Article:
A Tern For The Better: Rescued Baby Birds Returned To Their Native Habitat

Caspian Terns, with green marking for study purposes, get ready to be released at the Salton Sea. Photo: Jay Holcomb – International Bird Rescue

After nearly 6 weeks in care, rescued Elegant and Caspian Terns have been returned to the wild.

Our rescue story begins in the spring of 2006 as adult Caspian and Elegant terns began nesting on two empty barges anchored in the Long Beach Harbor. The barges quickly became covered with thousands of the beautiful white birds; nesting, incubating and feeding their young. The colony was the northernmost breeding colony in the world and the first recorded colony established on barges.

News of the rare colony spread quickly and stories began appearing in newspaper, television and birder blogs. Biologists, bird lovers and kids learning about nature were thrilled by the sight and the viewing the colonies became the high point of Long Beach harbor cruise tours.

But on things turned tragic on Wednesday, and Friday, June 28, and June 30 – when 911 calls came into Bird Rescue’s San Pedro Center. One barge, and then the other, had been cleaned of all the terns – the colonies were completely destroyed. Dead baby terns lay on the beach like trash. Bird Rescue staff and veterinarians who responded to the grizzly scene found only nine elegant and 15 Caspian tern chicks still alive among the hundreds of dead and dying.

It was a tragic and heartbreaking ending to what had become a thrilling sight for everyone who saw the thriving colony. The cold, wet and hungry survivors were rushed back to the center while other responders counted and collected every body as evidence. (Migratory birds are protected by both state and federal laws and animal cruelty is a felony in California.) News crews recorded the crime scene while USFWS and California Department of Fish & Game began investigating.

Photo of Elegant Terns before being released from San Pedro bird center at International Bird Rescue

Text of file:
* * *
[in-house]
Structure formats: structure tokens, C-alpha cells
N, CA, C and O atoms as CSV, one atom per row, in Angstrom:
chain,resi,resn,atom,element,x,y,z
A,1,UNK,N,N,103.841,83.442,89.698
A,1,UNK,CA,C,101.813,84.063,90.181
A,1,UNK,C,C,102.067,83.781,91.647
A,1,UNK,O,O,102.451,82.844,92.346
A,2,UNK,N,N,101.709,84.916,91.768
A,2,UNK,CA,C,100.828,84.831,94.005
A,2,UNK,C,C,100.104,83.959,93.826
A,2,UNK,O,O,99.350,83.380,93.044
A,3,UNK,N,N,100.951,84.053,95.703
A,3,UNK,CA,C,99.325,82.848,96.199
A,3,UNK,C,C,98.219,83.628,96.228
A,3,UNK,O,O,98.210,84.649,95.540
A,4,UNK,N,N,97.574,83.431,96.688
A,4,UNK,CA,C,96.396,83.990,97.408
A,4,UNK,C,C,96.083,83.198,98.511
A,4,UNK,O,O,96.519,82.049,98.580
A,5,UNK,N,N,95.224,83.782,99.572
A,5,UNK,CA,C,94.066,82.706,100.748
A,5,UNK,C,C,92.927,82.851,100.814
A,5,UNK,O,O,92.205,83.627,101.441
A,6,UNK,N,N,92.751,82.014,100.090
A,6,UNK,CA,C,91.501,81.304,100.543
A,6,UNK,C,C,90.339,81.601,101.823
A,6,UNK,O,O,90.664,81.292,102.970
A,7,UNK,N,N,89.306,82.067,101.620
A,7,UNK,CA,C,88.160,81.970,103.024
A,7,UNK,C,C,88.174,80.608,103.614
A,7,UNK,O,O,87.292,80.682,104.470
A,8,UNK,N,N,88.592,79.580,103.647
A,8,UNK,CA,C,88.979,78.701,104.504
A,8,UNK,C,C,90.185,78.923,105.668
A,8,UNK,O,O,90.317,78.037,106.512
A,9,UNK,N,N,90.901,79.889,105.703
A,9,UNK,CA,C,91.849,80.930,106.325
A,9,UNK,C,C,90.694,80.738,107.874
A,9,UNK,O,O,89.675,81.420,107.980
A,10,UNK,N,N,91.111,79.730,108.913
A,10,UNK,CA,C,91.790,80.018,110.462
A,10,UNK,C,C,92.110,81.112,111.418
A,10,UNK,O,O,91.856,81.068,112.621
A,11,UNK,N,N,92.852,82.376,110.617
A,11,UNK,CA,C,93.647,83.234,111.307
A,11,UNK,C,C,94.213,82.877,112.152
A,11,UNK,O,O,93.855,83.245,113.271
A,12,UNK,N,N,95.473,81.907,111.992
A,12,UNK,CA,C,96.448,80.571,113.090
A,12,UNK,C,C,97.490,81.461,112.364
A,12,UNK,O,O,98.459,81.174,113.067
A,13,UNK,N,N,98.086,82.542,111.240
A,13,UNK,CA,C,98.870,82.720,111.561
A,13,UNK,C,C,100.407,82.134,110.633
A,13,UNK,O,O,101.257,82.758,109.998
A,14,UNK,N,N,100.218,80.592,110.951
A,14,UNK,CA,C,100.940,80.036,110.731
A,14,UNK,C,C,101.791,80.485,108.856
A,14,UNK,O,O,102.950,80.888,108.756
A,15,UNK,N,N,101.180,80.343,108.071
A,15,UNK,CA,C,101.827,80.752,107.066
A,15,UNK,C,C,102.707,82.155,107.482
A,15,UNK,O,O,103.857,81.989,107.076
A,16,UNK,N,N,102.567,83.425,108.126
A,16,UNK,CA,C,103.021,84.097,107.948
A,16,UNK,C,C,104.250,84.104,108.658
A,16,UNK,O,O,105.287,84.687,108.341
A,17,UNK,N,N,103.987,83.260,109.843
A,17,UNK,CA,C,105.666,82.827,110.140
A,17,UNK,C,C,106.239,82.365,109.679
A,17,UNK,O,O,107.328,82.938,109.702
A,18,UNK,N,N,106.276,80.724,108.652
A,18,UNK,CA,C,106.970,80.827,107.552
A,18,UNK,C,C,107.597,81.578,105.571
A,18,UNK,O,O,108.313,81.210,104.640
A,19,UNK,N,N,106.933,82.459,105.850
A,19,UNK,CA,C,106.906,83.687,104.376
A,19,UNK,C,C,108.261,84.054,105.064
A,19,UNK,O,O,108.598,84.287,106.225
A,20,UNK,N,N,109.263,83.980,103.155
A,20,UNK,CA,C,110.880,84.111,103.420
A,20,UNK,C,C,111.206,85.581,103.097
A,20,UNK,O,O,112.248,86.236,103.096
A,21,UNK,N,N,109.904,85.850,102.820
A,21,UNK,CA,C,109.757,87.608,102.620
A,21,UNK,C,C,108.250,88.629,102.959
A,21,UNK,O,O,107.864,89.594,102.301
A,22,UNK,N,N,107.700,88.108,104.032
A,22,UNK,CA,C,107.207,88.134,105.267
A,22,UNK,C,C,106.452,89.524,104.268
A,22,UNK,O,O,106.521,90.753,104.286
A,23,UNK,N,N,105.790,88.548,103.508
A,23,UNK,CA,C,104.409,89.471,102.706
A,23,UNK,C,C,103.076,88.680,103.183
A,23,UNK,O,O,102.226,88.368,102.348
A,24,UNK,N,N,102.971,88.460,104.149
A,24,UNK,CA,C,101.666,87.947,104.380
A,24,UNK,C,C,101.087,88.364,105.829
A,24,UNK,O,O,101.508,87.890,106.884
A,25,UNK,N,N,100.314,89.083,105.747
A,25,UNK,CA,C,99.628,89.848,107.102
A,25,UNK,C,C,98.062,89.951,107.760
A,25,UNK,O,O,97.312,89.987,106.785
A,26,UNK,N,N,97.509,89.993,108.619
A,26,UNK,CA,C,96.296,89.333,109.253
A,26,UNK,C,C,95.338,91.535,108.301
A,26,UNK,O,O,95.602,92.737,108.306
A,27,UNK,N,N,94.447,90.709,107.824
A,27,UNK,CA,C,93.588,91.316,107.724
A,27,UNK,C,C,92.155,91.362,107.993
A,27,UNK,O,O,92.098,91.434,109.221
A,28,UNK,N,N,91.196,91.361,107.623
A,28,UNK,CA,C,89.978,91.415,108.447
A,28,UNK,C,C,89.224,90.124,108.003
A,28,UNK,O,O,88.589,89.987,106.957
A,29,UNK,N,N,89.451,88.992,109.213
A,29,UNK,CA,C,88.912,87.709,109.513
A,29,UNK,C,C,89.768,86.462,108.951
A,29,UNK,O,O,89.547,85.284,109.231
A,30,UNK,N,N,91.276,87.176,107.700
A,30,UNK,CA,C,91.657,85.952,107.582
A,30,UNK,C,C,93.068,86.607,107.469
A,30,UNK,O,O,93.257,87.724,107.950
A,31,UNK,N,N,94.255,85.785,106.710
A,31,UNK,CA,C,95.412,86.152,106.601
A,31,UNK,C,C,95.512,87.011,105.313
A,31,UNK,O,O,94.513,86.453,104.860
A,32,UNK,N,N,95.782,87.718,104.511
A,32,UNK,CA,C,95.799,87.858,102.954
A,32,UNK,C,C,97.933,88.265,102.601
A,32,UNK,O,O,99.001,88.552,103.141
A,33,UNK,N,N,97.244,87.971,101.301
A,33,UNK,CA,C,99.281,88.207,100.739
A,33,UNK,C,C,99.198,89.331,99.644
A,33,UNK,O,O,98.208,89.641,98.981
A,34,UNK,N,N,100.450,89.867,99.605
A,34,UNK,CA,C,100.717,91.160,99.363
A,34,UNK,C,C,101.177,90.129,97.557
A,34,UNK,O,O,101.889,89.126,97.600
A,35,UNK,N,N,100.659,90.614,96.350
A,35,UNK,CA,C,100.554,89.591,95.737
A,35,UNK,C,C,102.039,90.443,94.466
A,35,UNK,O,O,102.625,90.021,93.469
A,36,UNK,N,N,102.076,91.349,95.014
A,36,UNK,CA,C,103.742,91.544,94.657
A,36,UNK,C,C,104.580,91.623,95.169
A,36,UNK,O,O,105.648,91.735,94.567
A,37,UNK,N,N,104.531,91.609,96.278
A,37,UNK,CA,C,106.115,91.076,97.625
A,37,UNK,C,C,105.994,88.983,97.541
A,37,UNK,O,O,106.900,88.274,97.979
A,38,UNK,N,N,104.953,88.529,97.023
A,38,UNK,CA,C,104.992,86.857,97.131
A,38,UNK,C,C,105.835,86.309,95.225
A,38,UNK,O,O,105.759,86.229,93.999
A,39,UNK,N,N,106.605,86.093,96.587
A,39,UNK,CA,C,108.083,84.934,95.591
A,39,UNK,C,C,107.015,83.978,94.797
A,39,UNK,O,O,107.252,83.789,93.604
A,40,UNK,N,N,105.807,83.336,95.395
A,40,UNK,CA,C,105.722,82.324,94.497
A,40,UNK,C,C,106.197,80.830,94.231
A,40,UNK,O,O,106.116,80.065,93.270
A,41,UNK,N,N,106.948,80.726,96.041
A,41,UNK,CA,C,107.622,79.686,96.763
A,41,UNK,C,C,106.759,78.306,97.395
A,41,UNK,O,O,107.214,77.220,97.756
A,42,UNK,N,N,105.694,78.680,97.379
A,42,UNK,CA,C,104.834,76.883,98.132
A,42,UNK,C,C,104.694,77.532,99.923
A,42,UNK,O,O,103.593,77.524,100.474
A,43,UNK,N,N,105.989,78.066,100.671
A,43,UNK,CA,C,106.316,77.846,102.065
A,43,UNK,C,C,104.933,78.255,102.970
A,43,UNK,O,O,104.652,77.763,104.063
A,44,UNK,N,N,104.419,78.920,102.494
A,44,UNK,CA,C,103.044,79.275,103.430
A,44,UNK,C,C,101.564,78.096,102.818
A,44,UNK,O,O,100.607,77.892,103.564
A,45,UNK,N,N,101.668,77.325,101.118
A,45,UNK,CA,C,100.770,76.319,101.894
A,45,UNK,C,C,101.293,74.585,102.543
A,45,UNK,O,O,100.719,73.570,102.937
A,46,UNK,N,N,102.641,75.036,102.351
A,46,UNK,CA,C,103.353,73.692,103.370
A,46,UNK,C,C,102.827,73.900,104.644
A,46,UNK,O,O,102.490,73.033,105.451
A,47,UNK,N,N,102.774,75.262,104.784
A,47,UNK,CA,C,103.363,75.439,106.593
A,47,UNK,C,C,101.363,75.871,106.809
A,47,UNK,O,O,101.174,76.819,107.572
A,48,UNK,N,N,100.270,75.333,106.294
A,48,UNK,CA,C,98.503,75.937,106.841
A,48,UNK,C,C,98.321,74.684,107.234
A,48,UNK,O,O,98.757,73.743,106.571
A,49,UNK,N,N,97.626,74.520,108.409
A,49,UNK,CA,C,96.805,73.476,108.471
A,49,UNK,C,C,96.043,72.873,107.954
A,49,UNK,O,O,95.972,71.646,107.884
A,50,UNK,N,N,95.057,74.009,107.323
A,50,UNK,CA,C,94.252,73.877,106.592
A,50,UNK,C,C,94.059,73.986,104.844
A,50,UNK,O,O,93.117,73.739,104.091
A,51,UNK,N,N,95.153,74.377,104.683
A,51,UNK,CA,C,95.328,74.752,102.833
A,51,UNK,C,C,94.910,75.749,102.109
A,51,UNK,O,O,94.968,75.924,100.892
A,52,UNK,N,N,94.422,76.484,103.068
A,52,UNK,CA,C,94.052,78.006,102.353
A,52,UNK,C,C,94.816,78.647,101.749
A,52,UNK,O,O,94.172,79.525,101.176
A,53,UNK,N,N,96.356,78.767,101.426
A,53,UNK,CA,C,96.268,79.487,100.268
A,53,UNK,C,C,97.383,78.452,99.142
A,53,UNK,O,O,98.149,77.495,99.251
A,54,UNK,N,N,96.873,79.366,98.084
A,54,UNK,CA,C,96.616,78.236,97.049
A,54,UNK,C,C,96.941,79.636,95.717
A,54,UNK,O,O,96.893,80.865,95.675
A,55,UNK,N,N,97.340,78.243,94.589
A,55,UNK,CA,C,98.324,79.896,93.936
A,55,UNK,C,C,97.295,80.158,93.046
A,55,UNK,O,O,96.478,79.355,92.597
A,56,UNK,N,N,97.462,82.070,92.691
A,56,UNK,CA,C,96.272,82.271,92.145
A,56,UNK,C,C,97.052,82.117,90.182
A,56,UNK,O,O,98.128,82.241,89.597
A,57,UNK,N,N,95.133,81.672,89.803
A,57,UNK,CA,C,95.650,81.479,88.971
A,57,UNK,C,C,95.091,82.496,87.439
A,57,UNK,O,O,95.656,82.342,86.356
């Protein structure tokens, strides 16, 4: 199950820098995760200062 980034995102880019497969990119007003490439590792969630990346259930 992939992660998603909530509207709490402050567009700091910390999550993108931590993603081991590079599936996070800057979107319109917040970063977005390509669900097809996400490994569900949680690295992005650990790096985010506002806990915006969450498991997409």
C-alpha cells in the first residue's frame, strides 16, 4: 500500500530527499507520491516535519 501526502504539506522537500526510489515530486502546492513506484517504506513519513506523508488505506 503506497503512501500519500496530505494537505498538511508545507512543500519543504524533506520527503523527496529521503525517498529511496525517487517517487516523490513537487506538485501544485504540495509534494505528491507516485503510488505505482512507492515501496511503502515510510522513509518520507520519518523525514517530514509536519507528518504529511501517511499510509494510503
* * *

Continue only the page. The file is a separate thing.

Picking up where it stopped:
Surviving Elegant Terns before being released from San Pedro bird center. Photo: International Bird Rescue

Would the baby terns survive in captivity?

Without their parents, baby terns are most certainly at a disadvantage and it was unknown whether they could be raised in captivity and released back to the wild. Terns are incredibly attentive parents who feed their young for many months while also teaching them how to fish. Fortunately, these babies were at the best wildlife rescue center in California and they did survive, and thrive. Bird Rescue staff and volunteers where thrilled when they saw adult terns, with fish in their mouths, flying above the cages that housed the chicks. Could the parents have found their babies? Stranger things have happened.

Rescued Elegant Tern before being released from the San Pedro bird center. Photo: Jay Holcomb – International Bird Rescue

Six weeks later, the Caspian and Elegant terns were fully feathered juveniles and deemed ready for release back to the wild – a major wildlife rehabilitation accomplishment. The Elegant Terns had caught on quickly and grew to be strong and capable hunters; the Caspian Terns continued to beg and were more of a challenge to Bird Rescue staff. However, every tern survived and the decision was made to release the two species separately, at two different locations.

On August 14, 2006, as cameras snapped, the nine elegant terns were released at Cabrillo Beach, in San Pedro, CA where other of their species were feeding.  They had been fitted with double bands, one Federal and one color and also had been marked with a bright green dot, so birders could easily identify and report the sighting of them.

Photo of surviving baby Caspian Terns released at Salton Sea in August 2006 by International Bird Rescue
Raised at the San Pedro Center, 15 surviving baby Caspian Terns were released at Salton Sea in August 2006. Photo: Jay Holcomb – International Bird Rescue

The almost complete destruction of the tern colonies on two barges in Long Beach Harbor is still being investigated by both Federal and State wildlife authorities.  The International Fund for Animal Welfare (IFAW) posted a $10,000 reward as well as providing $5,000 for the care of the terns.